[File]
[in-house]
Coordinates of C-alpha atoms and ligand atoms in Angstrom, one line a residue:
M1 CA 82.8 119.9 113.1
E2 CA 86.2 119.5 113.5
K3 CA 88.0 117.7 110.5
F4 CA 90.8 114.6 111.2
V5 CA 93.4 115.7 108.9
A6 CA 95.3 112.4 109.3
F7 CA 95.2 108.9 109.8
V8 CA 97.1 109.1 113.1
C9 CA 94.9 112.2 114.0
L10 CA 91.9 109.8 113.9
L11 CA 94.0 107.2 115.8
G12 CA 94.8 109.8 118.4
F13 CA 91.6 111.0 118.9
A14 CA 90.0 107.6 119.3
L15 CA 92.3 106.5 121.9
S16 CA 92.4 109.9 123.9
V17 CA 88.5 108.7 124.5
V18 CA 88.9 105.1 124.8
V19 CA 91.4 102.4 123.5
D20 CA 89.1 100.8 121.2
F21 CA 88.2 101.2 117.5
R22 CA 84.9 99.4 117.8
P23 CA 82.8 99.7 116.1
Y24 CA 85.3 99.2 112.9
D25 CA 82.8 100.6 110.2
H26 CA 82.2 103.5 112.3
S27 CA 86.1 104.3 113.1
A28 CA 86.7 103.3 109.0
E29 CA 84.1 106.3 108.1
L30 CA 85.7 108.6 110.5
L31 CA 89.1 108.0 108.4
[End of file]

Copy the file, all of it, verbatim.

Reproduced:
[in-house]
Coordinates of C-alpha atoms and ligand atoms in Angstrom, one line a residue:
M1 CA 82.8 119.9 113.1
E2 CA 86.2 119.5 113.5
K3 CA 88.0 117.7 110.5
F4 CA 90.8 114.6 111.2
V5 CA 93.4 115.7 108.9
A6 CA 95.3 112.4 109.3
F7 CA 95.2 108.9 109.8
V8 CA 97.1 109.1 113.1
C9 CA 94.9 112.2 114.0
L10 CA 91.9 109.8 113.9
L11 CA 94.0 107.2 115.8
G12 CA 94.8 109.8 118.4
F13 CA 91.6 111.0 118.9
A14 CA 90.0 107.6 119.3
L15 CA 92.3 106.5 121.9
S16 CA 92.4 109.9 123.9
V17 CA 88.5 108.7 124.5
V18 CA 88.9 105.1 124.8
V19 CA 91.4 102.4 123.5
D20 CA 89.1 100.8 121.2
F21 CA 88.2 101.2 117.5
R22 CA 84.9 99.4 117.8
P23 CA 82.8 99.7 116.1
Y24 CA 85.3 99.2 112.9
D25 CA 82.8 100.6 110.2
H26 CA 82.2 103.5 112.3
S27 CA 86.1 104.3 113.1
A28 CA 86.7 103.3 109.0
E29 CA 84.1 106.3 108.1
L30 CA 85.7 108.6 110.5
L31 CA 89.1 108.0 108.4